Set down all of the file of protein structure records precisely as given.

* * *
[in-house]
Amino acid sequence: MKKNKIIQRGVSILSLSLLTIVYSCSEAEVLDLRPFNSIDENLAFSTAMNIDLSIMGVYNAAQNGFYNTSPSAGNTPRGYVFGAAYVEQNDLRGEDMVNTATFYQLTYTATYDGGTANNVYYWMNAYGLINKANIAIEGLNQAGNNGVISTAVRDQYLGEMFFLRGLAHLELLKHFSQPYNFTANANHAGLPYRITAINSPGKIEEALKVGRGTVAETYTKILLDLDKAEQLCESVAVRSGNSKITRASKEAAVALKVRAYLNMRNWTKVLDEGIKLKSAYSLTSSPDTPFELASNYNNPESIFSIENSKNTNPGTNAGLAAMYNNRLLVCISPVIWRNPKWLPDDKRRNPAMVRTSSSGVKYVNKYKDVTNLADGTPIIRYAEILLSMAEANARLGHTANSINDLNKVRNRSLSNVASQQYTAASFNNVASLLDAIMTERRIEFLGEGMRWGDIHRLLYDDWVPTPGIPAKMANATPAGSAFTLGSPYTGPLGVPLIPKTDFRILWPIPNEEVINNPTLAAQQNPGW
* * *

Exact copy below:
[in-house]
Amino acid sequence: MKKNKIIQRGVSILSLSLLTIVYSCSEAEVLDLRPFNSIDENLAFSTAMNIDLSIMGVYNAAQNGFYNTSPSAGNTPRGYVFGAAYVEQNDLRGEDMVNTATFYQLTYTATYDGGTANNVYYWMNAYGLINKANIAIEGLNQAGNNGVISTAVRDQYLGEMFFLRGLAHLELLKHFSQPYNFTANANHAGLPYRITAINSPGKIEEALKVGRGTVAETYTKILLDLDKAEQLCESVAVRSGNSKITRASKEAAVALKVRAYLNMRNWTKVLDEGIKLKSAYSLTSSPDTPFELASNYNNPESIFSIENSKNTNPGTNAGLAAMYNNRLLVCISPVIWRNPKWLPDDKRRNPAMVRTSSSGVKYVNKYKDVTNLADGTPIIRYAEILLSMAEANARLGHTANSINDLNKVRNRSLSNVASQQYTAASFNNVASLLDAIMTERRIEFLGEGMRWGDIHRLLYDDWVPTPGIPAKMANATPAGSAFTLGSPYTGPLGVPLIPKTDFRILWPIPNEEVINNPTLAAQQNPGW